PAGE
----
One of the reasons the CDC’s Redfield gave for potentially changing the help with Custom Mask is the coronavirus might be spread when we are asymptomatic, and for that reason having everyone covering their faces — as has been the norm in Hong Kong along with other parts of Asia since January — may help rein in transmission.
These are also an issue and may be used only by medical workers. Sometimes called surgical masks or procedure masks, these masks are the types rectangular shaped coverings (often pleated) that include elastic ear loops. Medical masks are constructed of a paper-like nonwoven material, and they are often presented to a coughing patient waiting to see a health care provider. Compared to the N95 mask, a medical mask filters about 60 to 80 percent of particles and, in accordance with the Food and Drug Administration, mostly blocks “large-particle droplets, splashes, sprays or splatter that will contain germs.”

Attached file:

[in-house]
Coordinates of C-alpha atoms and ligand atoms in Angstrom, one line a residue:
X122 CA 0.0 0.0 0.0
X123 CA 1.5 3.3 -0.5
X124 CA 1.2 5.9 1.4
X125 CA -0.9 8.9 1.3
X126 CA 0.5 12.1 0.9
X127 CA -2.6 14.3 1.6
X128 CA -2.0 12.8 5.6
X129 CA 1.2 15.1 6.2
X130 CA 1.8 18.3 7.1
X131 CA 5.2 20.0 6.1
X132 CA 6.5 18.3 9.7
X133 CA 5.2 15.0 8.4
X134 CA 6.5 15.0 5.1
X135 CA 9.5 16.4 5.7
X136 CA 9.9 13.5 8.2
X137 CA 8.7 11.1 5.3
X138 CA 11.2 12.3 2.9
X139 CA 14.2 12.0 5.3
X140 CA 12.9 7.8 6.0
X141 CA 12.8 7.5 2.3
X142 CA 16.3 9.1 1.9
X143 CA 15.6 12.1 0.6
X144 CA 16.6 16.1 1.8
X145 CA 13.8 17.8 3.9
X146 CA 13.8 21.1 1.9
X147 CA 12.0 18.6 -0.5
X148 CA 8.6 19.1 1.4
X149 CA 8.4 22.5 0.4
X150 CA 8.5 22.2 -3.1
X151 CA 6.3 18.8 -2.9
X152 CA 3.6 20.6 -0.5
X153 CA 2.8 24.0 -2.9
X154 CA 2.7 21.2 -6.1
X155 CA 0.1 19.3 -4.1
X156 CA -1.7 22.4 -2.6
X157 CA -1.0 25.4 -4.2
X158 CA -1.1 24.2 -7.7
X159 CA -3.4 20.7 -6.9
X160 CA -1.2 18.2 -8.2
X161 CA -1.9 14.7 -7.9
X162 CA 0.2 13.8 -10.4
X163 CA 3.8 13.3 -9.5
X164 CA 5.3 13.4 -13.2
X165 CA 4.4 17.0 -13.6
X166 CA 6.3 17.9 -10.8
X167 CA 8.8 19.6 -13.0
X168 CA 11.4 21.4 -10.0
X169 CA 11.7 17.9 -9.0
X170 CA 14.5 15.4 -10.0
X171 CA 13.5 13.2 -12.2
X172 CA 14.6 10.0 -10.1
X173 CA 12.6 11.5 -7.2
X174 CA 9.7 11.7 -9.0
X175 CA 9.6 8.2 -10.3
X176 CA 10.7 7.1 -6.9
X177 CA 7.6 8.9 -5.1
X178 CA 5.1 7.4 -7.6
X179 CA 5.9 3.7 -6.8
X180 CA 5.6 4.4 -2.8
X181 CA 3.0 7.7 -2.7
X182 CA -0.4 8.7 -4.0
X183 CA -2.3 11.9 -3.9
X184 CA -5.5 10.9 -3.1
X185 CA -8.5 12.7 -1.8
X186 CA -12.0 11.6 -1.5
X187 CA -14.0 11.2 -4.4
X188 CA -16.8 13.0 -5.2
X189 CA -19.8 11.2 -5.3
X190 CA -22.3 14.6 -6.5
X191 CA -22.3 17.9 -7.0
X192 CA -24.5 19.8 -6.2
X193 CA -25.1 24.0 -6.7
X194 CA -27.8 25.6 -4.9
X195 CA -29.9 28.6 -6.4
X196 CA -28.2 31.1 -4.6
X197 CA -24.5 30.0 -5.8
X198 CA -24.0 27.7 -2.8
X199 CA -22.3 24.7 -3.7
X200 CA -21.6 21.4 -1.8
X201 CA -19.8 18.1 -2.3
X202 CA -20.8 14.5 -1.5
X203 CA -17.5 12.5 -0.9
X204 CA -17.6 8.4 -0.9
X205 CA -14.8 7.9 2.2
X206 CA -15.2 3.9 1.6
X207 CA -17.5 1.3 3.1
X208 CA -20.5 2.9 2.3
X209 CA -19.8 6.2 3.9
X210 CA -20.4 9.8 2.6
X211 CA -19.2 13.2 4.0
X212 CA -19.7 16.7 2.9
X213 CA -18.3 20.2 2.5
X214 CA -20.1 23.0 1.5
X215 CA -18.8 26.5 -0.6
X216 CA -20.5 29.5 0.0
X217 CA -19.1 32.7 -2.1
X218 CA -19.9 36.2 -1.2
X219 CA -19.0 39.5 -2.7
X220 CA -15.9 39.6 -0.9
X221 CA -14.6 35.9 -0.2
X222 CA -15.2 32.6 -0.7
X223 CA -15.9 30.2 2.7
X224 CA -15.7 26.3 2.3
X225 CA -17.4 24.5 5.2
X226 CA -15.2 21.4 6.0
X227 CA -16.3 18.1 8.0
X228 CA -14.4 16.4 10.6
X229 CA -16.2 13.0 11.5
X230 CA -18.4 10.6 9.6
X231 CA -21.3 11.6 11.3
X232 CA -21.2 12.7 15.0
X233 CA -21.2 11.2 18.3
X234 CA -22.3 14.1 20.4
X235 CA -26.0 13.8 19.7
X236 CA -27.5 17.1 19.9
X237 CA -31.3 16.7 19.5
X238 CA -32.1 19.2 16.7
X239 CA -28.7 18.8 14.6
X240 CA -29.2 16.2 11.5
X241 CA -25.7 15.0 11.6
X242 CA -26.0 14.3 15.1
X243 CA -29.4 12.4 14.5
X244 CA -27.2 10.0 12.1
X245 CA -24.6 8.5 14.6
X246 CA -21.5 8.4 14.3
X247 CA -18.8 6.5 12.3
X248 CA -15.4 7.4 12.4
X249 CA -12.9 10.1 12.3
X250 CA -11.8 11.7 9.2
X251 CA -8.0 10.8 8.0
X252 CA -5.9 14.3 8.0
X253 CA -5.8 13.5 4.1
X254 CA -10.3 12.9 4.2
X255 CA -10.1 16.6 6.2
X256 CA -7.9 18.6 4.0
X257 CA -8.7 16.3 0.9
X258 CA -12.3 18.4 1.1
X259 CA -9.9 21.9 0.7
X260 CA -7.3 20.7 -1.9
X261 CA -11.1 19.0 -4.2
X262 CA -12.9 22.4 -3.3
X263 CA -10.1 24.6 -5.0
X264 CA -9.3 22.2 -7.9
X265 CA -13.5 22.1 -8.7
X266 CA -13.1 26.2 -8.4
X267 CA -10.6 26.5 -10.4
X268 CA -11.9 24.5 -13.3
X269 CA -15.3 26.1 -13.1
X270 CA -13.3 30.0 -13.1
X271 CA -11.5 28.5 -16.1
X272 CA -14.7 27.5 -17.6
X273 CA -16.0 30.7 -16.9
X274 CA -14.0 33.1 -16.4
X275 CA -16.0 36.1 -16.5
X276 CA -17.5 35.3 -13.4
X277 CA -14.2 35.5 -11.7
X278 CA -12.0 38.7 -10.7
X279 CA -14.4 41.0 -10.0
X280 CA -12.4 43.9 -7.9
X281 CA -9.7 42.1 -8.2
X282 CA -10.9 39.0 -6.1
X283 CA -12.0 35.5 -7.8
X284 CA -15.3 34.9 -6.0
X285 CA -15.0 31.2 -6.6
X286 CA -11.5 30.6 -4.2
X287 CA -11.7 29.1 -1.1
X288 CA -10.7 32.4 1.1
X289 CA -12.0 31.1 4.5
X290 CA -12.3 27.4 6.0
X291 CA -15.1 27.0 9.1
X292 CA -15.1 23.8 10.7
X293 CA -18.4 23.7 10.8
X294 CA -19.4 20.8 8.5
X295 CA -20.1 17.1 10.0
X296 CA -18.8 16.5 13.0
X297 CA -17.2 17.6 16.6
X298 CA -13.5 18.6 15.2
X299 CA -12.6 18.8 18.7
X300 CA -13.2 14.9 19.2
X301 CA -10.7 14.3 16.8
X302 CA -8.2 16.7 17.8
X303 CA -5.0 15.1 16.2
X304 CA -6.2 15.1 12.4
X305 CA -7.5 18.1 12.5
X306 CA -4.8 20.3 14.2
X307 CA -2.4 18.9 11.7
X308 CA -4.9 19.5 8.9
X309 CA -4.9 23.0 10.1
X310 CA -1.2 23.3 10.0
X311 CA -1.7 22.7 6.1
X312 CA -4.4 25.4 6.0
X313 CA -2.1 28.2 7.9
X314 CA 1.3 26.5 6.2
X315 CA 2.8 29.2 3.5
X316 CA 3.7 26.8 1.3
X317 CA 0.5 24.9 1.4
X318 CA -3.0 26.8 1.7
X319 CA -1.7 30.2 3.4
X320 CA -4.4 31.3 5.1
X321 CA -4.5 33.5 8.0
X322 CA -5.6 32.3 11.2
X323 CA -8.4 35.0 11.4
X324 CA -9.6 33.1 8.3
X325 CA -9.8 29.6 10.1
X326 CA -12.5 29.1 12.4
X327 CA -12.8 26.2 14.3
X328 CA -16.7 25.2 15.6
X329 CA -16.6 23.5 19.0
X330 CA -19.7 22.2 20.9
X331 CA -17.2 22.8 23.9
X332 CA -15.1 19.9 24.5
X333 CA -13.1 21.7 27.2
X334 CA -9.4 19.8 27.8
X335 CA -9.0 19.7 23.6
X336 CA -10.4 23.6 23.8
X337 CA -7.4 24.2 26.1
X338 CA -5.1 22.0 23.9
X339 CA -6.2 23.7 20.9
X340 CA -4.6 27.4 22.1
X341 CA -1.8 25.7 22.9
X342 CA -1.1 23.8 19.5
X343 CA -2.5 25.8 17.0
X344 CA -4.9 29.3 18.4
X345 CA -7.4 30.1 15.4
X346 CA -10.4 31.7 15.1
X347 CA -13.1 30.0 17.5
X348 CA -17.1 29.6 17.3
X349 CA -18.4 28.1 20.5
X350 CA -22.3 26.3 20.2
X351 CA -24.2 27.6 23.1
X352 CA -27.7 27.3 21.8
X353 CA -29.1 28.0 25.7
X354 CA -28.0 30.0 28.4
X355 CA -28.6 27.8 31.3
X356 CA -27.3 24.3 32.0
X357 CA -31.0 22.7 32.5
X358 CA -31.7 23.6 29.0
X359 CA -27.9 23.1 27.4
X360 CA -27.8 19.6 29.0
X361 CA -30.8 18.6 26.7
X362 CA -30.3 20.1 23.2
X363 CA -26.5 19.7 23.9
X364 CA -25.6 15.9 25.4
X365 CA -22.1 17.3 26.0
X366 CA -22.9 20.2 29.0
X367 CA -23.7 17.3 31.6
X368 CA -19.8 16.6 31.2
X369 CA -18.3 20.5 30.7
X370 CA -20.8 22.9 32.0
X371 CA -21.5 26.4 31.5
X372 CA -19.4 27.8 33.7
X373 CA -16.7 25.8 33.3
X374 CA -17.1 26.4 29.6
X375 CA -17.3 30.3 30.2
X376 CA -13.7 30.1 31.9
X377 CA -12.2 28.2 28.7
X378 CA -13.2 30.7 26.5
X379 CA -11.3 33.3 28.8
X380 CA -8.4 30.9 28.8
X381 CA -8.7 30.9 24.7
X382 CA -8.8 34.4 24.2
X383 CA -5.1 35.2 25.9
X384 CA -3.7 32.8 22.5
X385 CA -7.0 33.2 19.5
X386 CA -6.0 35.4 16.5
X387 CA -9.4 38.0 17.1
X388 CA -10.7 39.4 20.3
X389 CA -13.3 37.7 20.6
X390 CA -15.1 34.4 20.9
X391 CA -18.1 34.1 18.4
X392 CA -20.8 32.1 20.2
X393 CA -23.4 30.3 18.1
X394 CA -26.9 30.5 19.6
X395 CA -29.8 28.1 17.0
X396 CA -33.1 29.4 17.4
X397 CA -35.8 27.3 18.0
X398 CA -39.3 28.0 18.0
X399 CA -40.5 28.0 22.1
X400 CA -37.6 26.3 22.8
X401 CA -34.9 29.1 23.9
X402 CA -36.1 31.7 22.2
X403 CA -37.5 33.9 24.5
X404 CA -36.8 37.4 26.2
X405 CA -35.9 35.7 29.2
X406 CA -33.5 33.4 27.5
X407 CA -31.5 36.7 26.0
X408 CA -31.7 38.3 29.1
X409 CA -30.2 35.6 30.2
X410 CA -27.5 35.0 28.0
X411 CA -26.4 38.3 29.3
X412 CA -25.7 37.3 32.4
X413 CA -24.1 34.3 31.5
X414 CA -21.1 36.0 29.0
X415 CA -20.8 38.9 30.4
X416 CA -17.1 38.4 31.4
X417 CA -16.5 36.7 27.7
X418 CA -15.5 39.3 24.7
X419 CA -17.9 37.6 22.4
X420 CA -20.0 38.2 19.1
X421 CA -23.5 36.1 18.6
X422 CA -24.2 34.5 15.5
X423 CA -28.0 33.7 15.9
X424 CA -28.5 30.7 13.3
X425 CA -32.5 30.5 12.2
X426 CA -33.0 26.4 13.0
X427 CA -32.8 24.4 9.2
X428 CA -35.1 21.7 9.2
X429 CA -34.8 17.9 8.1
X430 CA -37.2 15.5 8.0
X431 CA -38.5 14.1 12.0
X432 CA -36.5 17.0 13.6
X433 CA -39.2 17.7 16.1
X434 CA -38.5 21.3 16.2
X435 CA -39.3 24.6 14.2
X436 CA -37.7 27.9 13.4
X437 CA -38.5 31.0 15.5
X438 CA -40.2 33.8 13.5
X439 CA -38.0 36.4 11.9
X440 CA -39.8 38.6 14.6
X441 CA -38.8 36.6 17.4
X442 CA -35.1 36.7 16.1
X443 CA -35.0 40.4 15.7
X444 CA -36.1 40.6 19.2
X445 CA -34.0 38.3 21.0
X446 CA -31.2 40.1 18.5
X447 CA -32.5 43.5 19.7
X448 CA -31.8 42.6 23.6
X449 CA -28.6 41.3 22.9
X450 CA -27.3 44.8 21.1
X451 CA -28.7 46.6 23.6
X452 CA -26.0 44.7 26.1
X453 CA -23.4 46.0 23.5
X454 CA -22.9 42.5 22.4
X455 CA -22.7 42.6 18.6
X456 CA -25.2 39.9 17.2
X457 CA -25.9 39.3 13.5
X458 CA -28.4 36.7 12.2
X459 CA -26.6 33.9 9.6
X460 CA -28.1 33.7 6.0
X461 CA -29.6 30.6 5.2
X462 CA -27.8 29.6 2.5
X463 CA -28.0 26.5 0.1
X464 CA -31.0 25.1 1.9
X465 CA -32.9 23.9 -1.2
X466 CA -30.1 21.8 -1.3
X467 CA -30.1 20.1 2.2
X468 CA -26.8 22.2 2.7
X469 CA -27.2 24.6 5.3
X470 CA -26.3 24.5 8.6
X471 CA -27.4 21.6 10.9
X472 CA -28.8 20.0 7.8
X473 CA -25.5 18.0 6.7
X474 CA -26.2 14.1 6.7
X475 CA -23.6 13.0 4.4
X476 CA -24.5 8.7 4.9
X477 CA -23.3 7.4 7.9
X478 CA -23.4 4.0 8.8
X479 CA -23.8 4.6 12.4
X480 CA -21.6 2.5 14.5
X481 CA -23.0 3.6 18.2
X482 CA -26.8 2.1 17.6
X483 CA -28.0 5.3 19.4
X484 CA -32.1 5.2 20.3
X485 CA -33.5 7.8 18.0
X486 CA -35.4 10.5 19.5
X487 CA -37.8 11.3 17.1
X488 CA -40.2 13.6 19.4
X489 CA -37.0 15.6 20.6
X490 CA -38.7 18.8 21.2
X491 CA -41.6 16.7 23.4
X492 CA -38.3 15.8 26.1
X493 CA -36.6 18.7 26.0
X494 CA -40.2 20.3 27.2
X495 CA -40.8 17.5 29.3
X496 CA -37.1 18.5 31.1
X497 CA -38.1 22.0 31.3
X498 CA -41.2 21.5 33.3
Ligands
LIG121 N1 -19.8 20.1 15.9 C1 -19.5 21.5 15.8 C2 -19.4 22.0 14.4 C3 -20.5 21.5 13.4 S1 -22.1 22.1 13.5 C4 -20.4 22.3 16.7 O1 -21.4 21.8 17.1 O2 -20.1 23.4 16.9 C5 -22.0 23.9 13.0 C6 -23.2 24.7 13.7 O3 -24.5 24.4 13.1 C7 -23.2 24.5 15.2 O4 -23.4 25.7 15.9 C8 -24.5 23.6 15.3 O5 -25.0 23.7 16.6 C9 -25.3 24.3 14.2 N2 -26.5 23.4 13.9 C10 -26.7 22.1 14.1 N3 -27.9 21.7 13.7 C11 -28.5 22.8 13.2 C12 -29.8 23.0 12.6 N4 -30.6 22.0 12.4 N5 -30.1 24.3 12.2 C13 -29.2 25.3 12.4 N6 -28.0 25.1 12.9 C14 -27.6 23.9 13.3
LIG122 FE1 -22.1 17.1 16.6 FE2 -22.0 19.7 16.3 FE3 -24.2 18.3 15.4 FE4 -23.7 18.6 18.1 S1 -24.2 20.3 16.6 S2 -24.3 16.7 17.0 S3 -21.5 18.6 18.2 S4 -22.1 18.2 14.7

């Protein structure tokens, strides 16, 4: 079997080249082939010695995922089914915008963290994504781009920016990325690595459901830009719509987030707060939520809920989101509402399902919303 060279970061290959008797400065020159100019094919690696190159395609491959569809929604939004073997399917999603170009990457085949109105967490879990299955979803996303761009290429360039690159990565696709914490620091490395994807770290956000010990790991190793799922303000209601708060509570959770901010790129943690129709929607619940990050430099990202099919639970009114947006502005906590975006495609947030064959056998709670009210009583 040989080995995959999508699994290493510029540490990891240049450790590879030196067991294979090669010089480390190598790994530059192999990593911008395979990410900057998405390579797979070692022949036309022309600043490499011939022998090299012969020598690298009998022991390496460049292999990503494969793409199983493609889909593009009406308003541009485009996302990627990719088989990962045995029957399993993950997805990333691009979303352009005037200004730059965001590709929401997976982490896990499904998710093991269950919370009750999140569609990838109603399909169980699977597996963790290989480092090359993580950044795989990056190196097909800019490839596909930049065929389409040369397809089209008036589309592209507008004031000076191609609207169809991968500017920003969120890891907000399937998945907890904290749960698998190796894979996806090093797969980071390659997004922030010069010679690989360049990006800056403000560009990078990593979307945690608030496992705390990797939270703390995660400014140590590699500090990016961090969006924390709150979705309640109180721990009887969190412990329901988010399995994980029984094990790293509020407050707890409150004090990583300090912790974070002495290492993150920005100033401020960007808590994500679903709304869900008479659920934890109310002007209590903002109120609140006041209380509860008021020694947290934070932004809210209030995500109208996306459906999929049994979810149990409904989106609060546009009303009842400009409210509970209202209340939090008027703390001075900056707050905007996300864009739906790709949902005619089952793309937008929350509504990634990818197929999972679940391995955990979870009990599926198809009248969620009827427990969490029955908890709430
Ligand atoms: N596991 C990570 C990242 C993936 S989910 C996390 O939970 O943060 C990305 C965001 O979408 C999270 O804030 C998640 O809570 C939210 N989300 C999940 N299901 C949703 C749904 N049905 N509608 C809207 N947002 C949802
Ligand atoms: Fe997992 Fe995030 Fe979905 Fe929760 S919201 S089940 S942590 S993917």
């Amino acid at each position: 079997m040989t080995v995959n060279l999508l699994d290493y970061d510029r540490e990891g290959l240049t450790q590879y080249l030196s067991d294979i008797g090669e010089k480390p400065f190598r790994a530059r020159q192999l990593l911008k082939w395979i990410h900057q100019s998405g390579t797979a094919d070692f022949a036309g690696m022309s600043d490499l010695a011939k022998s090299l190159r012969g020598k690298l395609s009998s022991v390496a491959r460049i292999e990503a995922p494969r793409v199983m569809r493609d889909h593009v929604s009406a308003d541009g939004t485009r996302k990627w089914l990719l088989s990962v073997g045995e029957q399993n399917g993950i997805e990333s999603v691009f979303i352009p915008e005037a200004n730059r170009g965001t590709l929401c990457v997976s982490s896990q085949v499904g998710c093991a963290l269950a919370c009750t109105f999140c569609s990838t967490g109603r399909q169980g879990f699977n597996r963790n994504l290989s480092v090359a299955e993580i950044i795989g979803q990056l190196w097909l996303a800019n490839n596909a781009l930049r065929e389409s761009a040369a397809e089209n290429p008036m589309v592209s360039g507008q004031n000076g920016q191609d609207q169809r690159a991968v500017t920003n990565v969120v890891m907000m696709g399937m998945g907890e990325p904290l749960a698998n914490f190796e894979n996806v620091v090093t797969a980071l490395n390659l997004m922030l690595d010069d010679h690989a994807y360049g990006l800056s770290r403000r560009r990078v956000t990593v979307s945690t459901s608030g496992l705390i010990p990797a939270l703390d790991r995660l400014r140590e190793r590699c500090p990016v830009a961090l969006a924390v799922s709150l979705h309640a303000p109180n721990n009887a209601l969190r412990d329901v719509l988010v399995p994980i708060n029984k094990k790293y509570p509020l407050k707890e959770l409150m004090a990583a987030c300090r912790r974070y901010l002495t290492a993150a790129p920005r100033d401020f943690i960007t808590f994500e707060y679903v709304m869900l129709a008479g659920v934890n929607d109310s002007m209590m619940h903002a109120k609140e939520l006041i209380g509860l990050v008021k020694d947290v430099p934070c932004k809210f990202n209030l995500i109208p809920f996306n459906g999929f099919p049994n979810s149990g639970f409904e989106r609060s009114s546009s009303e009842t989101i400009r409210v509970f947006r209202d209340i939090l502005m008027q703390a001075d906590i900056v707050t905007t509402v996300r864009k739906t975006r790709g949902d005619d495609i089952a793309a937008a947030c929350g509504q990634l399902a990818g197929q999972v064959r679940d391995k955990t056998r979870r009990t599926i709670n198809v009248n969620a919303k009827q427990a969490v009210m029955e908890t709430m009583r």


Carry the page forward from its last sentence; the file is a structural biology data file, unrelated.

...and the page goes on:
Dr. Adams’ recommendation is dead wrong. It does not understand consumer psychology and, throughout time, will influence have cost thousands of lives. While the standard advice to keep home and wash the hands still stands, a lot of people operate in essential services outside the home and most people should head outdoors every now and then for groceries along with other supplies. Dr. Adams makes three arguments which cause one terribly wrong conclusion.
This is the first RCT on Face Mask use to be conducted and supplies data to tell pandemic planning. We found compliance to be low, but compliance is affected by perception of risk. In a pandemic, we would expect compliance to further improve. In compliant users, masks were highly efficacious. A larger study is required to enumerate the real difference in efficacy (if any) between surgical and non-fit tested P2 masks.